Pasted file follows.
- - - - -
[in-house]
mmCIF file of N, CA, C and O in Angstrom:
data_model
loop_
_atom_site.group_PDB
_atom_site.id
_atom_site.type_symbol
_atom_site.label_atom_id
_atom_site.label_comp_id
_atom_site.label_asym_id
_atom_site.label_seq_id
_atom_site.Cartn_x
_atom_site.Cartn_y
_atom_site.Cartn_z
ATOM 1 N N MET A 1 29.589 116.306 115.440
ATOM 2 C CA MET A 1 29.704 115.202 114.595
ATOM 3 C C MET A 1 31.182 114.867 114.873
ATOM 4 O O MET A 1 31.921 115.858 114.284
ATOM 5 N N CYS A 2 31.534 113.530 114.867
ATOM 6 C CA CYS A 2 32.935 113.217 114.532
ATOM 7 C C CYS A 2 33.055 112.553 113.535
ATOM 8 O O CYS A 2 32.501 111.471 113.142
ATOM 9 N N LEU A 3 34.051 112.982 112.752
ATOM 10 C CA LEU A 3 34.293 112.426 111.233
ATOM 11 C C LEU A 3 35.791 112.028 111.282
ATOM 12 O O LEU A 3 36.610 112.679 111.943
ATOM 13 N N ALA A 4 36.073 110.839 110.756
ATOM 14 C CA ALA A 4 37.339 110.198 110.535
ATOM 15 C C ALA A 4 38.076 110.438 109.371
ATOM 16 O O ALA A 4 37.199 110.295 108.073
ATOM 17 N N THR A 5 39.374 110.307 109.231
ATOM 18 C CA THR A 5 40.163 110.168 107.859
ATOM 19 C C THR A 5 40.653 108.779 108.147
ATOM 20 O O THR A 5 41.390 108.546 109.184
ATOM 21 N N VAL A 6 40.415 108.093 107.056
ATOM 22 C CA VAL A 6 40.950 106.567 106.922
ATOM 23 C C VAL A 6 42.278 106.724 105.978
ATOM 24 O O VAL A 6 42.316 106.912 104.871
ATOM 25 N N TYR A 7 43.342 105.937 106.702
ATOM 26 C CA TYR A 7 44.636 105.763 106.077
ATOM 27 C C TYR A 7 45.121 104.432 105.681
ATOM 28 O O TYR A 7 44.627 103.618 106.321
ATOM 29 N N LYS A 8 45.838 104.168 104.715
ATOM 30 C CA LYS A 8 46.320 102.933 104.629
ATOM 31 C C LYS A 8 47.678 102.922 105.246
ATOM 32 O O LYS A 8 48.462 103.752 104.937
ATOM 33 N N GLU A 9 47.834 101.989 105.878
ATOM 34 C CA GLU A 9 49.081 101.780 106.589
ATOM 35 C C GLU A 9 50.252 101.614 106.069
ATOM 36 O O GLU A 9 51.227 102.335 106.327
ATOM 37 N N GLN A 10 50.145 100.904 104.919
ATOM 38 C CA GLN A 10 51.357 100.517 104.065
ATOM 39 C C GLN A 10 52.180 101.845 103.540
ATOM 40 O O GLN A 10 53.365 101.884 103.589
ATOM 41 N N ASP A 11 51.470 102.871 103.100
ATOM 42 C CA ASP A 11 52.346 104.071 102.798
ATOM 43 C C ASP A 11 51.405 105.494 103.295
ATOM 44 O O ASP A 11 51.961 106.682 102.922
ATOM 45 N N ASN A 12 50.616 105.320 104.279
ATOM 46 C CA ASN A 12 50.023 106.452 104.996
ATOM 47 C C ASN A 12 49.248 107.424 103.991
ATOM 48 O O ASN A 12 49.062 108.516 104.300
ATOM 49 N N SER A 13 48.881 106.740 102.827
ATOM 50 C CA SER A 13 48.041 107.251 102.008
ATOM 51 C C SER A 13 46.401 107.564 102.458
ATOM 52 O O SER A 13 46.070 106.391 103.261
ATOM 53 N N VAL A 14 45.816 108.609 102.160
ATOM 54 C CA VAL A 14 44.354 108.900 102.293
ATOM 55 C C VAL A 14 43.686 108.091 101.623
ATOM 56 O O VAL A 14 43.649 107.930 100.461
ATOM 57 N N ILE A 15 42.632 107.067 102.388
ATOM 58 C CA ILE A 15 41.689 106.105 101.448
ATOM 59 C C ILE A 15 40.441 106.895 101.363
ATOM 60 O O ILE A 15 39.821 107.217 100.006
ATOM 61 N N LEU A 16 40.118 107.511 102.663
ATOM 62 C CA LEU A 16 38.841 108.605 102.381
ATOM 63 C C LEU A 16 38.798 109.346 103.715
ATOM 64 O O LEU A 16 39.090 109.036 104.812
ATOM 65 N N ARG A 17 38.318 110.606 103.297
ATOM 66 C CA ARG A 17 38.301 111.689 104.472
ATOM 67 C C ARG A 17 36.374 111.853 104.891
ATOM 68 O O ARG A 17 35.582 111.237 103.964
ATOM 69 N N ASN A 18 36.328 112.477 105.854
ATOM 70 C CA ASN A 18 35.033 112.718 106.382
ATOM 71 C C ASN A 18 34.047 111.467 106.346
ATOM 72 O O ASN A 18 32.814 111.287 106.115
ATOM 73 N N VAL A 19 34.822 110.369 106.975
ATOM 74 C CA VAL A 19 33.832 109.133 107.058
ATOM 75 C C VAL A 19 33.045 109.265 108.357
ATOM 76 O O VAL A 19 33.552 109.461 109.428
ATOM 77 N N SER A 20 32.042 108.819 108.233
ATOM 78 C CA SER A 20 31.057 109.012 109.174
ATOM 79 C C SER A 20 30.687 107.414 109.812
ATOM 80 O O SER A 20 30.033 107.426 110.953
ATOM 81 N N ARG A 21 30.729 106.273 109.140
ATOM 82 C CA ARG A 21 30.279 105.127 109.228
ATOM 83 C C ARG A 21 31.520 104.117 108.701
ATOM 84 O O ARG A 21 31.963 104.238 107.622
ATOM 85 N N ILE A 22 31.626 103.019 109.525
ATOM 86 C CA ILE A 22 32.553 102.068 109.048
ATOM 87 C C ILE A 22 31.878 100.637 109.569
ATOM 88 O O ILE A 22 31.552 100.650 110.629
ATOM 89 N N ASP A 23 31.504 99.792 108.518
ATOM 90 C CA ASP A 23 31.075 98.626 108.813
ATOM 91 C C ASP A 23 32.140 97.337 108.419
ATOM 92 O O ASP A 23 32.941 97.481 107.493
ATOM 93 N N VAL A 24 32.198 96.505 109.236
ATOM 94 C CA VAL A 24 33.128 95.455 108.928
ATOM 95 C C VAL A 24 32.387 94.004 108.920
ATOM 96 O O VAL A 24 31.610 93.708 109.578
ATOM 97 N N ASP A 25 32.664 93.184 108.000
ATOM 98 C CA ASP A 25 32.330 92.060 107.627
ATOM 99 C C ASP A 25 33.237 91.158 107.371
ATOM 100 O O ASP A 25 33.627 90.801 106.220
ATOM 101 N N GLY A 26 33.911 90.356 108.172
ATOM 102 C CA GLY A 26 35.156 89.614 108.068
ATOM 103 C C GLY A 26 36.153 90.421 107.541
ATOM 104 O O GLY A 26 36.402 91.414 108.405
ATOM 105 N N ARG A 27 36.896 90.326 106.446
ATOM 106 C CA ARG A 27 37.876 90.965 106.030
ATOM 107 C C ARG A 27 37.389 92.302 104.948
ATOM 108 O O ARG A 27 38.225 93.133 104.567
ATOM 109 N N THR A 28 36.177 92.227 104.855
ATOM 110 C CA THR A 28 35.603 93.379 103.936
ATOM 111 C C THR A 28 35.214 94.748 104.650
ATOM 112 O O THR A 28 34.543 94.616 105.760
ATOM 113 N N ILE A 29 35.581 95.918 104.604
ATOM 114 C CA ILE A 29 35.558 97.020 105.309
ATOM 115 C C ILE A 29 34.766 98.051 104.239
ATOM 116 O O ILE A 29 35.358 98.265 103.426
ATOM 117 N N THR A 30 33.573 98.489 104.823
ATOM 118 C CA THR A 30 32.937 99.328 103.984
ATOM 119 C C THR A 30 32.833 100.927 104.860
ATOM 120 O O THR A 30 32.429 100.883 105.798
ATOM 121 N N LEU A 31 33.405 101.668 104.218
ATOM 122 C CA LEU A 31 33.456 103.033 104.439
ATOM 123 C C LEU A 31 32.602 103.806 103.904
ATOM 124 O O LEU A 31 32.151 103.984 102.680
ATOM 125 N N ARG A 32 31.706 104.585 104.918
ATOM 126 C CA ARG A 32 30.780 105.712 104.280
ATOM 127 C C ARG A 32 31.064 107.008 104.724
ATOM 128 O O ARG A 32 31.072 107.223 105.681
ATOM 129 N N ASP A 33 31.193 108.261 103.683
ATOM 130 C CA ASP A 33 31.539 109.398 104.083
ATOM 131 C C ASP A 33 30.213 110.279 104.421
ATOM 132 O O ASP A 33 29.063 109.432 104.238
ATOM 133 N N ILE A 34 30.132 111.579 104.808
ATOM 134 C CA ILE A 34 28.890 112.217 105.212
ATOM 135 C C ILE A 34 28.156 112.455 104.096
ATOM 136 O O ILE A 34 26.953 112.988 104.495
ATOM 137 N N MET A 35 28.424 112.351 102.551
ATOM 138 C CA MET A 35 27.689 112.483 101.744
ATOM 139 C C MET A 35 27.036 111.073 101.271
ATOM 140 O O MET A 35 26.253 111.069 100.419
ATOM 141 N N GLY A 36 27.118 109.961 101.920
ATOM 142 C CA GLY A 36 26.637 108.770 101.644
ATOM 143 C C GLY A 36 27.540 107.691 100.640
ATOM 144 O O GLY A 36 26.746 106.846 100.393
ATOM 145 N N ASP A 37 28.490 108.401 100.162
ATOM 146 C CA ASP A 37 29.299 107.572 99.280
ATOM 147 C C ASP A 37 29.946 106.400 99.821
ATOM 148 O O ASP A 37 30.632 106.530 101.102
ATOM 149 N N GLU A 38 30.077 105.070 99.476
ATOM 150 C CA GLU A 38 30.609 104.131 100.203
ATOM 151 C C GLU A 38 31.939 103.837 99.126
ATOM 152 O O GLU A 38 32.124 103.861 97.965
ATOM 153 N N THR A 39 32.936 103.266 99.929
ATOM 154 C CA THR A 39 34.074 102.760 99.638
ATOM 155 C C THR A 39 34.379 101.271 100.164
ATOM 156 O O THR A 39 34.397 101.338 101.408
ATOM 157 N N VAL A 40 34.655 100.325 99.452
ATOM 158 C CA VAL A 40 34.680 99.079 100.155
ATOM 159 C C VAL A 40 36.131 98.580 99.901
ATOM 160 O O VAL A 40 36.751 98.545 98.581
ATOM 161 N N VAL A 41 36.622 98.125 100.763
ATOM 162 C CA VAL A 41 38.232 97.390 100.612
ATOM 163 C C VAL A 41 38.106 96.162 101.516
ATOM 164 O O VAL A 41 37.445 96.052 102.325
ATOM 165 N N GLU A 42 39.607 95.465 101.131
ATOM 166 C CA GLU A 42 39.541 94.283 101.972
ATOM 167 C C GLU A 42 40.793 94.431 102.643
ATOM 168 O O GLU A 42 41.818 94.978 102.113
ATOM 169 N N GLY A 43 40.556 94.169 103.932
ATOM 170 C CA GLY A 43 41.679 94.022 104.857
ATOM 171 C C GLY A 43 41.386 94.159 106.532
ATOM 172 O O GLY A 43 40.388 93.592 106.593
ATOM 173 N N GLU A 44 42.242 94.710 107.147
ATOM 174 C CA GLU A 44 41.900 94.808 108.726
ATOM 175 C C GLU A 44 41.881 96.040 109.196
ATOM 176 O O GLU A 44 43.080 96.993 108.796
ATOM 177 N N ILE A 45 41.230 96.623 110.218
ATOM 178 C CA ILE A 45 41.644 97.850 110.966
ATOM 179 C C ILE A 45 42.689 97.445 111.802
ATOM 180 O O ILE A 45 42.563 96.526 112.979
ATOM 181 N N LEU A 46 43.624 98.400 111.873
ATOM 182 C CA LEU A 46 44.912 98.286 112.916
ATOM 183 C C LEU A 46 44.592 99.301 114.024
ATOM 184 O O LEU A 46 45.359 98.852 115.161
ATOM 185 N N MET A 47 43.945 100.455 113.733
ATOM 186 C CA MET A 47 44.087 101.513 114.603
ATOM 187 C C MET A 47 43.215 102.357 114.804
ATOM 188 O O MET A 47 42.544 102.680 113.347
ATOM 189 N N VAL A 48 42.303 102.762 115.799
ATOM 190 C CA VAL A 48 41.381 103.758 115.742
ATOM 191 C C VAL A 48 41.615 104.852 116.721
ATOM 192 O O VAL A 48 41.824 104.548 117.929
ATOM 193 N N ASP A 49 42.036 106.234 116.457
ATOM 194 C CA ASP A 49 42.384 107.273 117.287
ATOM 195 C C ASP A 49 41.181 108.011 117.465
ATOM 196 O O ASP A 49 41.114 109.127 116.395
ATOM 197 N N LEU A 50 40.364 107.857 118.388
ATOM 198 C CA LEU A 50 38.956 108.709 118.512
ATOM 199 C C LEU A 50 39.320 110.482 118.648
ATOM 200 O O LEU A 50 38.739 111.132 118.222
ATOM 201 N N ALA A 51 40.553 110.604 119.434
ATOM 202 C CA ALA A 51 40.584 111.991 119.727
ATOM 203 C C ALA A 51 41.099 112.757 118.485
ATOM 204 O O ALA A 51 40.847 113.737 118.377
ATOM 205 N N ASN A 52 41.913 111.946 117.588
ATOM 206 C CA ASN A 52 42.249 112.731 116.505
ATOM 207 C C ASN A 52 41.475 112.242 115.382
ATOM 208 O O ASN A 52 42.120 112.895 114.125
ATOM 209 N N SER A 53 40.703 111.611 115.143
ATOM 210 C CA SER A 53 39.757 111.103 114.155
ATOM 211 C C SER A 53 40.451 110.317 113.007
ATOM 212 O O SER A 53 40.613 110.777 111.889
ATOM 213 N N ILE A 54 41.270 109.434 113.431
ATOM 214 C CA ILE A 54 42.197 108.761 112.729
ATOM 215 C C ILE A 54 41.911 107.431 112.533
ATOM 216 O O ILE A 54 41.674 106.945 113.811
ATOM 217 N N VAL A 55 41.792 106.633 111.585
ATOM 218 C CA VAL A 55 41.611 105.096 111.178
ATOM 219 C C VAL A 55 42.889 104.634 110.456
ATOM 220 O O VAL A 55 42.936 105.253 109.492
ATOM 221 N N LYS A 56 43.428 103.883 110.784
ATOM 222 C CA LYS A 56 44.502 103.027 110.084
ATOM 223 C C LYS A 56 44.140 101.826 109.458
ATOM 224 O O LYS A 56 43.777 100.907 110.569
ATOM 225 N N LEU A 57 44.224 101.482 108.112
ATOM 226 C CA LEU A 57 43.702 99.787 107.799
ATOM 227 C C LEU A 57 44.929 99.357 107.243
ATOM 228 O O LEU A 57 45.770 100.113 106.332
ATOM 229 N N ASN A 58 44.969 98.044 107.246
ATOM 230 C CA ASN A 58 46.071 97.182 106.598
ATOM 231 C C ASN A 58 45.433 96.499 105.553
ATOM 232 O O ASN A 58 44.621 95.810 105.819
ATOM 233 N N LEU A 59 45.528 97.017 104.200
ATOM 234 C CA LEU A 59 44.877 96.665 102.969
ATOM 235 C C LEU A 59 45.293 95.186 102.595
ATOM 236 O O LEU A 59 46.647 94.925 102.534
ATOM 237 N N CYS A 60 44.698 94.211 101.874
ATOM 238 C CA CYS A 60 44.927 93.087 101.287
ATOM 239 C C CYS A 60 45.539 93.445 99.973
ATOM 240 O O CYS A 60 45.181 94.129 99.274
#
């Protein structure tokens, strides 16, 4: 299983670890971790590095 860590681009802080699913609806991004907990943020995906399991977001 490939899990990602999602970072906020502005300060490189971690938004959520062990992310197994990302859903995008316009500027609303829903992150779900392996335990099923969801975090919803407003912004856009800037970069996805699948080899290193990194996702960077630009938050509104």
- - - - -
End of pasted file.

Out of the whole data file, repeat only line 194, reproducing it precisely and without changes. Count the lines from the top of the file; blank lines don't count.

ATOM 180 O O ILE A 45 42.563 96.526 112.979